5. Put a ziploc bag around ice cream to leave it staying soft in the freezerIMG_6426Overall Score: 4/10

I was pretty excited to try this hack because of the raves from my friend! Unfortunately, I was left disappointed. The scooping of the ice cream wasn’t any more soft than my ice cream not placed in a plastic baggie. I did notice that it wasn’t as icy as usual but this may be due to length of stay in the freezer and the higher quality ice cream. Points were awarded for how easy and do-able it would be if the hack worked. I don’t want to give up on this hack though and will in the future compare with different quality ice creams and varying amounts of air left in the ziploc bag to come to a final conclusion if the hack works or not.

Getting physically active, where to start?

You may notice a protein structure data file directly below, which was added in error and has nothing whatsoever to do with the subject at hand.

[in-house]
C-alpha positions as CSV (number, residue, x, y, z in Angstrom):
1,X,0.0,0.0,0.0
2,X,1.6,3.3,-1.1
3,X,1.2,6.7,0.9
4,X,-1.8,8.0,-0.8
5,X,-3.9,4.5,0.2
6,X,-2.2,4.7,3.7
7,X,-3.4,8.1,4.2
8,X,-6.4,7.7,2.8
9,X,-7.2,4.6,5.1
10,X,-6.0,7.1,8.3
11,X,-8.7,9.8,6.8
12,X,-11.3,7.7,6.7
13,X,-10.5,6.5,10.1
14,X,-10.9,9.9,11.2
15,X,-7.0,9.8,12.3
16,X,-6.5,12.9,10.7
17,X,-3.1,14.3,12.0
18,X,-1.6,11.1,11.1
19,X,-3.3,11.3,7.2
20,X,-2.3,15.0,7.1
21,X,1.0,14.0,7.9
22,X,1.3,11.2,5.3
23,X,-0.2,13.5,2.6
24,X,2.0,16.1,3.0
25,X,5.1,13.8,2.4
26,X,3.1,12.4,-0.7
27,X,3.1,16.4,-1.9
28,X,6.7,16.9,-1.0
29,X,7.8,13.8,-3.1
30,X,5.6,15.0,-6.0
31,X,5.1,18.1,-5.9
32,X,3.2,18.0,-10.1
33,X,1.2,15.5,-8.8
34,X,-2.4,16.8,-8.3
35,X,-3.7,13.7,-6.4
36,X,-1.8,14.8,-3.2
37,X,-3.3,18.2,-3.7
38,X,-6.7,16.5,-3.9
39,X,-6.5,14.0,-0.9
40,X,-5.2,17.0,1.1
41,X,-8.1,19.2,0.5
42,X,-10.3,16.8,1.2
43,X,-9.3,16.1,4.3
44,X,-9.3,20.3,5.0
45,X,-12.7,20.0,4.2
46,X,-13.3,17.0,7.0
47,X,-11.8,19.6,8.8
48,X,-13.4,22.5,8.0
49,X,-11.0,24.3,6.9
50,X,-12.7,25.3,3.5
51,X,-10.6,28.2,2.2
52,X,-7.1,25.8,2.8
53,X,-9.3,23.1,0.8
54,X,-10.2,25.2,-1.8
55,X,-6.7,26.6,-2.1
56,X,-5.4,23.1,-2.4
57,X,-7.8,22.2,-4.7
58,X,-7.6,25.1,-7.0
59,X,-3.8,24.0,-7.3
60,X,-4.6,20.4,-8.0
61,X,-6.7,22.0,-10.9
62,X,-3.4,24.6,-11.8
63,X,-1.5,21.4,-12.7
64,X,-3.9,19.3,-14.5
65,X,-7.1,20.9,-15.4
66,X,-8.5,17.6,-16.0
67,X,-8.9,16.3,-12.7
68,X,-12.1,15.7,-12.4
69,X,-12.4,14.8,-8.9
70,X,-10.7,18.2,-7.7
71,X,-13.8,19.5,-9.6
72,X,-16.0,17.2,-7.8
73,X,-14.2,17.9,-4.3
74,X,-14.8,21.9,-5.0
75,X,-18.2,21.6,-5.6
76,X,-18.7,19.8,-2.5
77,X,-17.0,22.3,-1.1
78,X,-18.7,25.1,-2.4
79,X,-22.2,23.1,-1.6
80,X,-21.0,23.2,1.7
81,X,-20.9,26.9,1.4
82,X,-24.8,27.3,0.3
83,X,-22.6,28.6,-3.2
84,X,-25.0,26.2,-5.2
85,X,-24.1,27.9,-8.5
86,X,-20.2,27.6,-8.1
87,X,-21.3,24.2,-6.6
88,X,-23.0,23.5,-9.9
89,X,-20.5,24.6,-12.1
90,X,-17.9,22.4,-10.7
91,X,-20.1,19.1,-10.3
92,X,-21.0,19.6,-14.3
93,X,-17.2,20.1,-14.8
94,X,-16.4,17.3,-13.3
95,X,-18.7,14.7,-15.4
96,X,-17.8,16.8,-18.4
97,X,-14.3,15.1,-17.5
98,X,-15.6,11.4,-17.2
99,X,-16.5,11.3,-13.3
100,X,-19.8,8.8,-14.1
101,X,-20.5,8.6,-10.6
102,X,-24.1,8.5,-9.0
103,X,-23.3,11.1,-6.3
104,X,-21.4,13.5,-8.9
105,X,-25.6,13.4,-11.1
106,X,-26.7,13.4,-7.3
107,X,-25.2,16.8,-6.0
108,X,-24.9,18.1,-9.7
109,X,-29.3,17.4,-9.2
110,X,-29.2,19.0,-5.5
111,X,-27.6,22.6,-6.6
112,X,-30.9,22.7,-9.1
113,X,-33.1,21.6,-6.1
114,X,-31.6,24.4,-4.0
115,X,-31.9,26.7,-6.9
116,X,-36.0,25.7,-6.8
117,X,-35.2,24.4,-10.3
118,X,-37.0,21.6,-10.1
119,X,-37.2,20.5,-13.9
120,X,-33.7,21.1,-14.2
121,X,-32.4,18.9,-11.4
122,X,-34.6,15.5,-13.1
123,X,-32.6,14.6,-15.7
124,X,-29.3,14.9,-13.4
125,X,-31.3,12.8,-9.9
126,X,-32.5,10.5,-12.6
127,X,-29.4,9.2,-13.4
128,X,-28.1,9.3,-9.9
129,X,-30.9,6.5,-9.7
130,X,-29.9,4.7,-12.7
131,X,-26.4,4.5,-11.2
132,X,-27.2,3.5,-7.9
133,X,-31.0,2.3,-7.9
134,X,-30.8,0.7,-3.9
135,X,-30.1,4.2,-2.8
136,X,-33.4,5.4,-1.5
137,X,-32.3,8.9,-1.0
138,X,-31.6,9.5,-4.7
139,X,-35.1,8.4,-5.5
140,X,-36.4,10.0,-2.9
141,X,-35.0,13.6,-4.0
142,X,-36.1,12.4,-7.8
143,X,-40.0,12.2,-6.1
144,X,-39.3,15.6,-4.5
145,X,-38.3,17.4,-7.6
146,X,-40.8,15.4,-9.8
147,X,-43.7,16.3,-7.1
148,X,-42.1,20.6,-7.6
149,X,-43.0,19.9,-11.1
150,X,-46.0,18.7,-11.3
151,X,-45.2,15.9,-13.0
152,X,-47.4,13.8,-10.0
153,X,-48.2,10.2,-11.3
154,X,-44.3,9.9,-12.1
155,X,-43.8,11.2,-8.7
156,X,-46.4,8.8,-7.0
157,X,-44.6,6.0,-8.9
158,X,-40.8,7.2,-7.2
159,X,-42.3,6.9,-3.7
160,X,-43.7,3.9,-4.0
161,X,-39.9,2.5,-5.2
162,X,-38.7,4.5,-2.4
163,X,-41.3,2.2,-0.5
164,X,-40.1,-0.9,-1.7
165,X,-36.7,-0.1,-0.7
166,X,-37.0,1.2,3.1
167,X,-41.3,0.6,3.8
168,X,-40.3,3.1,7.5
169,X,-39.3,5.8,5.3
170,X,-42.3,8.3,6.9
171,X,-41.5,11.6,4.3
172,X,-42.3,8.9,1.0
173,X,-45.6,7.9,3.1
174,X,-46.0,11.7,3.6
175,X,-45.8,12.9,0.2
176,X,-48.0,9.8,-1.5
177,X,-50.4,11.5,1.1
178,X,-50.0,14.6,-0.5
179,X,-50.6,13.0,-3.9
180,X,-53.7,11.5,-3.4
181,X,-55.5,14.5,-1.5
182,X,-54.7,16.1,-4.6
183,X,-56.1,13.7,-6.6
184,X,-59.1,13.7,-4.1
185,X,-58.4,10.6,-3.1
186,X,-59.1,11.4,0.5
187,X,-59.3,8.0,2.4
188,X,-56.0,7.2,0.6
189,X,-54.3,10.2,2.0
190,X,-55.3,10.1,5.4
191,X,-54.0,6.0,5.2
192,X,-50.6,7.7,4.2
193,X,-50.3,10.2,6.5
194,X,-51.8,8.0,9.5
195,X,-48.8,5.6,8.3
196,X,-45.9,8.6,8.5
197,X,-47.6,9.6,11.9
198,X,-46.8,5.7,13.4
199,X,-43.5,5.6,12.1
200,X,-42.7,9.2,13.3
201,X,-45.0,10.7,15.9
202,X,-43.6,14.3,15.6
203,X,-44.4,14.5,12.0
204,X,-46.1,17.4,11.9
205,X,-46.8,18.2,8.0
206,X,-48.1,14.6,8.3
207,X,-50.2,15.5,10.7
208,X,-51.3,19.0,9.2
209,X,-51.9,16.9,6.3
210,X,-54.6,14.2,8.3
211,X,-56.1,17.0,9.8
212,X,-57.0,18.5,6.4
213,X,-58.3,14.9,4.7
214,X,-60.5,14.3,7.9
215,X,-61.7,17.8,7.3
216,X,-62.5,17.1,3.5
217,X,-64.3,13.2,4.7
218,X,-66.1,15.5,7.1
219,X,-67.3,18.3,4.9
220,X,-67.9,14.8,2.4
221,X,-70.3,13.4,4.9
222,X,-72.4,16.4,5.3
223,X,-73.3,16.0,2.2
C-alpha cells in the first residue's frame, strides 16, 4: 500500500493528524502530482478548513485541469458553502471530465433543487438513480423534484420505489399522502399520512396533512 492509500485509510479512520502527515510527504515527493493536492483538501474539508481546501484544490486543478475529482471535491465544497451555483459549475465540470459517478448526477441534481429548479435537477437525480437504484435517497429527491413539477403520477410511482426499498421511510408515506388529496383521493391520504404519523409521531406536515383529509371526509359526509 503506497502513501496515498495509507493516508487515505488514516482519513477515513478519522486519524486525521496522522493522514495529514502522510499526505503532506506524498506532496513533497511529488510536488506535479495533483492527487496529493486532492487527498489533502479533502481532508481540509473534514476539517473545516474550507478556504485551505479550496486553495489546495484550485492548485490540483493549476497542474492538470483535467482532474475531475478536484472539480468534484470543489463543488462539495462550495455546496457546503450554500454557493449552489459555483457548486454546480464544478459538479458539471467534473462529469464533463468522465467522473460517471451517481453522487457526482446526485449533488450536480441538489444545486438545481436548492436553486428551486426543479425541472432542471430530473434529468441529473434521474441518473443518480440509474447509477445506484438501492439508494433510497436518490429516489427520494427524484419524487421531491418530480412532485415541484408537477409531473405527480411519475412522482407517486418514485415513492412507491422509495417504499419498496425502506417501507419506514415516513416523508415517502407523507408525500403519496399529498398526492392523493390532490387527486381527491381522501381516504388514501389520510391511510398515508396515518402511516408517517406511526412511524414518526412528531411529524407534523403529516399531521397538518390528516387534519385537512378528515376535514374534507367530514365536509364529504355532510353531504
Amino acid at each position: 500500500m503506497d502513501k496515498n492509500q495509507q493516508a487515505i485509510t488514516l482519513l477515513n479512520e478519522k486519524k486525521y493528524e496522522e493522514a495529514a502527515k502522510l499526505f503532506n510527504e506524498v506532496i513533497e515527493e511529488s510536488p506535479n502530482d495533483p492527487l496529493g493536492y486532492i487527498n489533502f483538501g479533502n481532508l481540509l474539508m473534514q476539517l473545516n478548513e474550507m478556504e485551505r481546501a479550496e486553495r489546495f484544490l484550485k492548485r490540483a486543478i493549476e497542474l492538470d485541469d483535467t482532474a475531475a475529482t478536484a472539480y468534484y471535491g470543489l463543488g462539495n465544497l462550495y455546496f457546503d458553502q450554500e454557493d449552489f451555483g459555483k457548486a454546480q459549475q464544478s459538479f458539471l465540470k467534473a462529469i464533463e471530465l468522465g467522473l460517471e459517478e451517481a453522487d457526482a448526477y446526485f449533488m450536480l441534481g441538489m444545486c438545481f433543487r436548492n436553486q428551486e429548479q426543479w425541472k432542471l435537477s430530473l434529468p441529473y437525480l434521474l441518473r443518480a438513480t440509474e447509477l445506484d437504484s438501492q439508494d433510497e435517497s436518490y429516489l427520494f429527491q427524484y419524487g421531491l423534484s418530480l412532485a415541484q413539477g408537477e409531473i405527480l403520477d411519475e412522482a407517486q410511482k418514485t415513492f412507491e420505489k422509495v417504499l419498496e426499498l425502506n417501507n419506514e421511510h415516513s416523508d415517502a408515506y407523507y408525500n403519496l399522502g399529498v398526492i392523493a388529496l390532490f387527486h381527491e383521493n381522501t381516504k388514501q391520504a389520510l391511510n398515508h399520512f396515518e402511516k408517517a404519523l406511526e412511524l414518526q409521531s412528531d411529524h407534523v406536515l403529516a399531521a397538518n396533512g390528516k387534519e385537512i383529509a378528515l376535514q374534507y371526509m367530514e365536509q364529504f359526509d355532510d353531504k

By:  Reed Phinisey, Coordinator, UC Davis Fitness and Wellness Center

You start where you are!  There is no sense setting a goal that is not realistic.  It takes time to develop fitness and weeks of training is needed to “run a mile” if you are currently sedentary.  One way to break it up is to build a SMART goal.  No, I don’t mean intellectually, well kind of; not the word ‘smart’ but rather the acronym.






Using such a tool is helpful in developing goals that are individually tailored, and therefore more likely to be achieved. Furthermore, figure on short-term and long-term goals. Here’s an example of a short-term goal:

“I will go for a 30-minute brisk walk twice next week”.